Mt. Nancy (September 21, 2013) - 9 hours

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Nancy Falls.    Fine trailsmanship.

I was just back from seven weeks in Houston and needed some mountains. Roger Gagne and Peter Wyatt were fortunately there for me. Mt. Nancy is a hike we had wanted to do for a long time. At 3,926' it is the second-highest non-4,000 footer in New Hampshire. Like most of the non-4,000 footers it doesn't have a trail to the top. Peter and I had previously done Mt. Deception (3,671') in our Bretton Woods backyard. Mt Nancy has at least the merit of having views, and an interesting approach via Nancy and Norcross ponds that we had done back in 2009. Going up Nancy Pond Trail we passed by beautiful Nancy Falls (left) and as we got above in the virgin spruce forest I admired some fine trailsmanship (right) and enjoyed wonderful walking.

Nancy Pond.    Little Norcross.

At the height-of-land we reached the succession of Nancy, Little Norcross, and Norcross ponds. Nancy Pond was more beautiful than I remembered it (left). Little Norcross was like before, distant and small (right).

Norcross Pond.    Norcross Pond.

But the real gem is Norcross Pond (left, first view). Last time Peter and I were there in 2009 the trail was half in the pond. Since then the trail has been rerouted to higher ground. The water was relatively low, as one would expect in September, and there were a lot of rock islands in the pond (right, view to Mt. Anderson) that added to its attractiveness.

The Bonds.    The Bonds.

We got to the end of Norcross Pond and admired the view looking south to the Bonds (left) but also the wonderful beaver work that maintains such a nice pond at the height-of-land (right). Thanks guys!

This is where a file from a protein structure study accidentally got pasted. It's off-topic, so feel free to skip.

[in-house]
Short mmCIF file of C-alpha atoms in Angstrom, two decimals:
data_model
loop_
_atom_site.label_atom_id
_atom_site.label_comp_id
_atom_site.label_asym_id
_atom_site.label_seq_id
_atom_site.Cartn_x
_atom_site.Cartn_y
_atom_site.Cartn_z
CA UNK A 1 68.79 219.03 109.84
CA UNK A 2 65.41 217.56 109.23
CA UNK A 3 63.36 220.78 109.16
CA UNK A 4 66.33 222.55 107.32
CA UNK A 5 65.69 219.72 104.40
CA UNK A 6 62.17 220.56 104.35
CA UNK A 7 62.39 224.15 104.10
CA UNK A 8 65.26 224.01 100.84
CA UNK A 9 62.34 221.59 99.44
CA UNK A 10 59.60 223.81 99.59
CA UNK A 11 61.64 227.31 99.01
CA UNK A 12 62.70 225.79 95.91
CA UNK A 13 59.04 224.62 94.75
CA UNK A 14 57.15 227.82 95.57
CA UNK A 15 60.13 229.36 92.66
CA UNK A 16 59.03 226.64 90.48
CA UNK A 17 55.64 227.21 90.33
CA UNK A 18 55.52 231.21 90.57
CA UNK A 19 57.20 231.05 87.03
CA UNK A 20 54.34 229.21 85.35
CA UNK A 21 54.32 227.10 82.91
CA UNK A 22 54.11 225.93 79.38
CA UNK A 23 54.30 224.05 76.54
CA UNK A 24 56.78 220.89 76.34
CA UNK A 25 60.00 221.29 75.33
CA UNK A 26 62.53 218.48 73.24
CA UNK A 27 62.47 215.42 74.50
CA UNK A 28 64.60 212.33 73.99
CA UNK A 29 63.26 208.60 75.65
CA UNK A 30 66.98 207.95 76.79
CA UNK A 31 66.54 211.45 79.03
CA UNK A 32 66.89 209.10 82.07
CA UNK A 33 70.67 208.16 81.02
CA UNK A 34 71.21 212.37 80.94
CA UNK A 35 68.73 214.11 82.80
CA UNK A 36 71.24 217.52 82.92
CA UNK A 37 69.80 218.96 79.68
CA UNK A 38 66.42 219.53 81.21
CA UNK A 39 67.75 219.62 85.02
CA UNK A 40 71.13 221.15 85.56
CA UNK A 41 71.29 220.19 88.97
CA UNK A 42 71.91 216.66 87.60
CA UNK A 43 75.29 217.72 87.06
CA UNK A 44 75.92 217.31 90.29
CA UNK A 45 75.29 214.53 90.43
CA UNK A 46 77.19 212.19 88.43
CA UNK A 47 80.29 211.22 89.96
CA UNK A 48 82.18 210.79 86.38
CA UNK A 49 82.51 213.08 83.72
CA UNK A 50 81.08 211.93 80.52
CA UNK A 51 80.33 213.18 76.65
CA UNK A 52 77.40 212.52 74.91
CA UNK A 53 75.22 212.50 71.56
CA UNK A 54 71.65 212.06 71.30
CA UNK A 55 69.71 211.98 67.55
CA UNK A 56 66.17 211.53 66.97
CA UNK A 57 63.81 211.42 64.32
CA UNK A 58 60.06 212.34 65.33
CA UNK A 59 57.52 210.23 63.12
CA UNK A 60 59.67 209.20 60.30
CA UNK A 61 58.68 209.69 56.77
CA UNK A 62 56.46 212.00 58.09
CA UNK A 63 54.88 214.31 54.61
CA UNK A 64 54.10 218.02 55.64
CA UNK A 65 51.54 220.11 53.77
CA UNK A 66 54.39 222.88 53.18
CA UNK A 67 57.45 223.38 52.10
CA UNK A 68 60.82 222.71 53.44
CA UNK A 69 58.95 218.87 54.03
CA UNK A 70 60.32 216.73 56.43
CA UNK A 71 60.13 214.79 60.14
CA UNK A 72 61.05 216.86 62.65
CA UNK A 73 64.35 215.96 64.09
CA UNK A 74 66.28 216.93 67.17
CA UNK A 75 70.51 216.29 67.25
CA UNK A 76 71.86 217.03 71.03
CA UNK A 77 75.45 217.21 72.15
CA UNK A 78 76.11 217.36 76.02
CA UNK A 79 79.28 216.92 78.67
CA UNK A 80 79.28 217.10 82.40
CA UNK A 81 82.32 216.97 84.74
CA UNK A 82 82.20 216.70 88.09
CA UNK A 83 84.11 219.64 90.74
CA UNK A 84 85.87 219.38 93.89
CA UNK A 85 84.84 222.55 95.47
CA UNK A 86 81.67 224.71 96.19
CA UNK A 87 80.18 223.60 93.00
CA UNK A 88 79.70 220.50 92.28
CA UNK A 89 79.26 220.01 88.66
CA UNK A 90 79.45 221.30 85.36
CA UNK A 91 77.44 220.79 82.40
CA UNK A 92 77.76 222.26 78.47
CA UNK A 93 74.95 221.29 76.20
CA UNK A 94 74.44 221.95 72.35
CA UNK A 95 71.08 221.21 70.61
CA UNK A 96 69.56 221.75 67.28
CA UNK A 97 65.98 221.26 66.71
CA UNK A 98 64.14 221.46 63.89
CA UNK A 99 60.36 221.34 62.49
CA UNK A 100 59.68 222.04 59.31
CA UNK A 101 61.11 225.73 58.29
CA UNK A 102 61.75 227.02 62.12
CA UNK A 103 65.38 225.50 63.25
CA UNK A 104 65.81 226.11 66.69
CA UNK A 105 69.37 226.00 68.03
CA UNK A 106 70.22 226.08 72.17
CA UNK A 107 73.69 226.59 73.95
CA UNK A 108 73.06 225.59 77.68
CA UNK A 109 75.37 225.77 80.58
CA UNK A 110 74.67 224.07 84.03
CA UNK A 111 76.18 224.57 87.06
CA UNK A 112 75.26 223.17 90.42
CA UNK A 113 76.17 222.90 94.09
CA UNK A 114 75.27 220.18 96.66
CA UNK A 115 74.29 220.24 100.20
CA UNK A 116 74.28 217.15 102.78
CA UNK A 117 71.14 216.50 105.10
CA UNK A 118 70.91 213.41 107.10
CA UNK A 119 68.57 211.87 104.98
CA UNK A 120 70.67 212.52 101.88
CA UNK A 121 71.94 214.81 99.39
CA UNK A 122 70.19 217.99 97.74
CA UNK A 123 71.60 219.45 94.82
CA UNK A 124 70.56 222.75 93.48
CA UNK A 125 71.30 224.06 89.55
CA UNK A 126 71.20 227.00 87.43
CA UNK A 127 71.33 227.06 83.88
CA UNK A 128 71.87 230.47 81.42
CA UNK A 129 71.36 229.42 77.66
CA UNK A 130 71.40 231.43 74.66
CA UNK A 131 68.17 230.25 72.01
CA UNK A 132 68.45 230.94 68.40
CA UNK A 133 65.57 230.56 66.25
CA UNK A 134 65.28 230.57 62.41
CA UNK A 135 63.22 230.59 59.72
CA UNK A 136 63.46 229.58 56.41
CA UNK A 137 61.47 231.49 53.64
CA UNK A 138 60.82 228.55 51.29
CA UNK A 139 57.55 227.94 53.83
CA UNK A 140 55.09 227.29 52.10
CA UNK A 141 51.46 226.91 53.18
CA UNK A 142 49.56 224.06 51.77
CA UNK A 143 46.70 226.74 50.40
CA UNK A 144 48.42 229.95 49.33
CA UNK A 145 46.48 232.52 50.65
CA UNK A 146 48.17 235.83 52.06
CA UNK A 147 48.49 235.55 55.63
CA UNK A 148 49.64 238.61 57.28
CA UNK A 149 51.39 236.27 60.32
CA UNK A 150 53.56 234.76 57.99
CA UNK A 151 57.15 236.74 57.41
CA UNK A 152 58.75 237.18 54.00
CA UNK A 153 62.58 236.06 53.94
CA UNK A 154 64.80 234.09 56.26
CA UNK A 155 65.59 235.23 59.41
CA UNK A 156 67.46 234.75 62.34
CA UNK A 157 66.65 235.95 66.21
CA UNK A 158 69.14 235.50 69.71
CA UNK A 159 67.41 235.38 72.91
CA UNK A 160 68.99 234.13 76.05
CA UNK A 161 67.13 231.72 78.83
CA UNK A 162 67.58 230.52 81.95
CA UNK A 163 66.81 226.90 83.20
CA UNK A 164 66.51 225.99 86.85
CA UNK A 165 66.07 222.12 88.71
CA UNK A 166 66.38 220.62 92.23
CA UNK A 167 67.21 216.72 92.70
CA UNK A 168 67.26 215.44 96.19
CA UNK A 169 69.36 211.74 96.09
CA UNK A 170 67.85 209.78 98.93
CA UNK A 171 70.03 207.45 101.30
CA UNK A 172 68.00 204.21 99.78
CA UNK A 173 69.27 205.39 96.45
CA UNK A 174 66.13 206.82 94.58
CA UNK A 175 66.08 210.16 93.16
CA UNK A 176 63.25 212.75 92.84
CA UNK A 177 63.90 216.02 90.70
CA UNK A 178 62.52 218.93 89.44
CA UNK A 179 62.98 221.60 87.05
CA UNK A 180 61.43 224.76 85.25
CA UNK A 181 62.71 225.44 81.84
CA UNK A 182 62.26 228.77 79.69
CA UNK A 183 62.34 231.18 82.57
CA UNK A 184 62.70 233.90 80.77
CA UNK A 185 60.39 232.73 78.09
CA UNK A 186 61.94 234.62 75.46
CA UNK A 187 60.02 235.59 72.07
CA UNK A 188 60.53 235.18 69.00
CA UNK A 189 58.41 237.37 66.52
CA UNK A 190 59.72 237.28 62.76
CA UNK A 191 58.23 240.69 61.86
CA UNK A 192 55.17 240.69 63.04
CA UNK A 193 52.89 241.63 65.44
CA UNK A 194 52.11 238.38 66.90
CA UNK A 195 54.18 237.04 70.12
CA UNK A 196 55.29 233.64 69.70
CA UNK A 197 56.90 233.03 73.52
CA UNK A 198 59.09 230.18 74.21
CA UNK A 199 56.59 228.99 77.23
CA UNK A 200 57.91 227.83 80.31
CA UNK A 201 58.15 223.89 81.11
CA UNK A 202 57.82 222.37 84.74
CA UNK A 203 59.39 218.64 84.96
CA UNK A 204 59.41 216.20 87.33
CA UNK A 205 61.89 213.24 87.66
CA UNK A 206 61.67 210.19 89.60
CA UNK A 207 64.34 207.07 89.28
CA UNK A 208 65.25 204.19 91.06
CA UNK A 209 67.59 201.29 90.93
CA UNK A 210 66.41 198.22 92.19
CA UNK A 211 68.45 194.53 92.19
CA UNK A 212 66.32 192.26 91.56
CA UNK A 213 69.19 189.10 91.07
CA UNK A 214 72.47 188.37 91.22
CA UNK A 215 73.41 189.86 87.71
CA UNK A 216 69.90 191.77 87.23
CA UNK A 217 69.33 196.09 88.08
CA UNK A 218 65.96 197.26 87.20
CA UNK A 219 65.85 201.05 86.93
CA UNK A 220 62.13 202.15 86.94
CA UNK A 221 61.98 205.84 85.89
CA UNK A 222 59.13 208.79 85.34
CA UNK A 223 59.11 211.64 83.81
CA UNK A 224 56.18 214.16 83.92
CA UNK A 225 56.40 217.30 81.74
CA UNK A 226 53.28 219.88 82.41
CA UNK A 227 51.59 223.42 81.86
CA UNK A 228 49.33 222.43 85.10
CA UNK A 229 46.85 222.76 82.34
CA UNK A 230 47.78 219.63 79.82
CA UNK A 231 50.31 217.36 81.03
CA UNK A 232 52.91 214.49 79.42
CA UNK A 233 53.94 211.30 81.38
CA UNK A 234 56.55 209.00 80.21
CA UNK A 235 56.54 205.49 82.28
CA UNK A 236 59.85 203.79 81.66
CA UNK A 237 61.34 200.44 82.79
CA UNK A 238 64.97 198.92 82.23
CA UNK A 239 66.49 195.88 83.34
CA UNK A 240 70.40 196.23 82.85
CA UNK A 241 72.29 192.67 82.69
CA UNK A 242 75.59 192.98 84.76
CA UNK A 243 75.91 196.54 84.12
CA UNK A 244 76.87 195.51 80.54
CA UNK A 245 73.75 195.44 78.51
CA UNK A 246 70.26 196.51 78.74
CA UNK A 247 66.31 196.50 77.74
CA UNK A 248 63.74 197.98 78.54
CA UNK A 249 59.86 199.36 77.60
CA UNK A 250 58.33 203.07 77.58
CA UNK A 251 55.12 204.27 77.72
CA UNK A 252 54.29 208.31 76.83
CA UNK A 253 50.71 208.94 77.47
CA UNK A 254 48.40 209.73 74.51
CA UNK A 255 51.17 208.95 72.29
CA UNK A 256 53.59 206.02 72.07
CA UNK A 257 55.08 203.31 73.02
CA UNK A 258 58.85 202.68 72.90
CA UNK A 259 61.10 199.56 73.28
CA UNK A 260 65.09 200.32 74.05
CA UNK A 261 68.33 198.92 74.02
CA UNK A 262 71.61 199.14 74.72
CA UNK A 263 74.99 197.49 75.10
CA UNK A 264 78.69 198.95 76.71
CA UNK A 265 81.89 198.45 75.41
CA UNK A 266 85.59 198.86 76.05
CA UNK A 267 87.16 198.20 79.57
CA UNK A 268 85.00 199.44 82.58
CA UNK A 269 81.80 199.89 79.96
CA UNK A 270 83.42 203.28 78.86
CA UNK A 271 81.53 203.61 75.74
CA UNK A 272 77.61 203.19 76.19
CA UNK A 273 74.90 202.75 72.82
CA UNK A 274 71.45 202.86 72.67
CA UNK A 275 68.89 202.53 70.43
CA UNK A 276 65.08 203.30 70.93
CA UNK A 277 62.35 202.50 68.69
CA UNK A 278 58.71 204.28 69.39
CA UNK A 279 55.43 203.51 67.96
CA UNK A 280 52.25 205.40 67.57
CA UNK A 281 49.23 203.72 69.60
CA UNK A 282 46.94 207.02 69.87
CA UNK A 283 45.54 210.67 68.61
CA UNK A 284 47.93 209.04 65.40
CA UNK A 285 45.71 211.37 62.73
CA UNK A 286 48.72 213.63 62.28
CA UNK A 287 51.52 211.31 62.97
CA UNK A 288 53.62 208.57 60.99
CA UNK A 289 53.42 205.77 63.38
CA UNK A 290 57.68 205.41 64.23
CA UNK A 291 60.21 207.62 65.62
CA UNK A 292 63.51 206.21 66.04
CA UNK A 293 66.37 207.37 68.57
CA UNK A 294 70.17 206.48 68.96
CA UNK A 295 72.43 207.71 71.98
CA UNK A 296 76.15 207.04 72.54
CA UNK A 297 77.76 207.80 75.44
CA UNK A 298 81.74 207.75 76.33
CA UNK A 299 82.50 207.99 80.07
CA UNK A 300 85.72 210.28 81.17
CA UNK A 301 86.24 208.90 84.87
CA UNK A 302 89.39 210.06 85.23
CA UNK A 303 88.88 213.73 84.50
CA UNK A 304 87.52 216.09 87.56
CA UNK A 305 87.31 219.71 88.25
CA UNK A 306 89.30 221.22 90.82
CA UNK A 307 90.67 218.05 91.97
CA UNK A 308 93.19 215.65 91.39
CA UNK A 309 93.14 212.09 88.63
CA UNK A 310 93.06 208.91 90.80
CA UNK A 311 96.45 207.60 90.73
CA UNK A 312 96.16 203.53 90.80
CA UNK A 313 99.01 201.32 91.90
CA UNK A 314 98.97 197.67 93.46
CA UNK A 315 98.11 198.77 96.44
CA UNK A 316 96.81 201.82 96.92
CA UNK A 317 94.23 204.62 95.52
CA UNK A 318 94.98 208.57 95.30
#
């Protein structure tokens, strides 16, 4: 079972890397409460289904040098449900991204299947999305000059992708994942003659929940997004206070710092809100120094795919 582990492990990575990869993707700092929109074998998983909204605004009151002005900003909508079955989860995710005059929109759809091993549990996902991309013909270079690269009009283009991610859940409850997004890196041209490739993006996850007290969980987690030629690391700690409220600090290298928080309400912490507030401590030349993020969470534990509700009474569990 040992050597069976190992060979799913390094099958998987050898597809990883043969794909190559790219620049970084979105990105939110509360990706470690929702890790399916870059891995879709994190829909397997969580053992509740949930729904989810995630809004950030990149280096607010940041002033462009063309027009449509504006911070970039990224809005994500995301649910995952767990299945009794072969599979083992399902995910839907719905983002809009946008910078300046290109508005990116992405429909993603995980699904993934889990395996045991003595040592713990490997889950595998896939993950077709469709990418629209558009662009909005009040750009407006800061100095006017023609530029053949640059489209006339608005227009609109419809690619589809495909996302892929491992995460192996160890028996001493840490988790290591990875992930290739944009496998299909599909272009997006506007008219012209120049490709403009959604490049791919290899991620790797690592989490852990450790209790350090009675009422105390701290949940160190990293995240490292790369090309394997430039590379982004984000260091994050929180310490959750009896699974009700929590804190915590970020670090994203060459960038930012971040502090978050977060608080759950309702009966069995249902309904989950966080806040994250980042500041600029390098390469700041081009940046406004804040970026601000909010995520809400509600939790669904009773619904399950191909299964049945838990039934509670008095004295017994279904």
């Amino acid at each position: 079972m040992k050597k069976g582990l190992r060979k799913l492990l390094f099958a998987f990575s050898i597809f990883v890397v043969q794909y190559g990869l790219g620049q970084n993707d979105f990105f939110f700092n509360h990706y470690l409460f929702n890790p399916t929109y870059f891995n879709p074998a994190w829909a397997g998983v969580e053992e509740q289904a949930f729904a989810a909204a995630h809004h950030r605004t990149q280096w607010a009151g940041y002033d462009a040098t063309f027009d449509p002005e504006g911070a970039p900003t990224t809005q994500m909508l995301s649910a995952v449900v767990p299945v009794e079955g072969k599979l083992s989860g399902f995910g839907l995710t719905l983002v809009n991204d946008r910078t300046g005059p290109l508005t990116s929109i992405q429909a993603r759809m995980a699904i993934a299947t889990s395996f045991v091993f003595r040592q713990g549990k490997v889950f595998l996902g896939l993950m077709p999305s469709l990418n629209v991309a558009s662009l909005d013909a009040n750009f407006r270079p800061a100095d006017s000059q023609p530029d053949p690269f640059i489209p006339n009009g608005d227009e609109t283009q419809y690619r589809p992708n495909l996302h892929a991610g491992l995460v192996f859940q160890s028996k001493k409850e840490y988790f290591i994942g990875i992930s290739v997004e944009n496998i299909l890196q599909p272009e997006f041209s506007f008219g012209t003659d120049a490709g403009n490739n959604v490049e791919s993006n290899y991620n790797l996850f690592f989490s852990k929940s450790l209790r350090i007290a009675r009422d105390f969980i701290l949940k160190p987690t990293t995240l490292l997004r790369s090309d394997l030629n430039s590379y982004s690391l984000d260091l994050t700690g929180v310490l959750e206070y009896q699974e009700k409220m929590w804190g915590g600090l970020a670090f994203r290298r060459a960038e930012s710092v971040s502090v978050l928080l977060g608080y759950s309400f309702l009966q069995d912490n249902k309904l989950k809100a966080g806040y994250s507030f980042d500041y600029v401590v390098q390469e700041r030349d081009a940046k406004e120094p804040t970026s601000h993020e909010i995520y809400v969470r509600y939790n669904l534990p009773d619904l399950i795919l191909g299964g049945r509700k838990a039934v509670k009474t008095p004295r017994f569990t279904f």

Carrigain and the Hancocks.    Carrigain and the Hancocks.

From there we headed up to Mt. Nancy. This is no official trail but a "herd path". It begins as a very wide trail (no doubt a former woods road) that goes off at right angle to the Nancy Pond Trail at the end of Norcross Pond, right next to a No Camping sign and with a big pile of brush across it to tell you that it's not an official trail. Soon after you reach a junction and you should go left (right goes to a campsite). Soon after there's a great slide just off the trail with views of Carrigain and the Hancocks (left and right). You can see the fall colors just starting.

Peter.    Peter.

The trail up Mt. Nancy may be unofficial but has a clear tread all the way up. It is not particularly rough and does not require use of hands but it is very steep - no nonsense, straight up. In these kinds of situations I always find myself huffing behind "mountain goat" Peter (left), who dispenses wise opinions on the political issues of the day and found a pulpit along the trail (right).

Mt. Washington.    Mt. Washington.

As we got close to the summit the trail leveled off and became just a wonderful path through the woods taking us to the top of Mt. Nancy. At the top is a sign (right) and a view towards Mt. Washington (left). We were very pleased to be there, not so much for the view (which was OK) but because it was a beautiful mountaintop - we could wander around the top, lie down on the moss, look for other views (no luck there), and more generally be where we weren't supposed to be.

Daniel, Roger Gagne and Peter WyattO.    Old mill by the trail.

After we had enough of that and checked that our cellphone connections weren't working, we headed back down, which was almost as steep and tough as going up. At the slide we crossed two guys (third group we saw all day) and they took our obligatory picture (left). We continued back down the way we came. On the way out below the Falls we saw the old mill by the trail (right), which we had somehow missed on the way up. Then I found some mushrooms and ate them the next day - heavenly.

See also: 2013 Hikes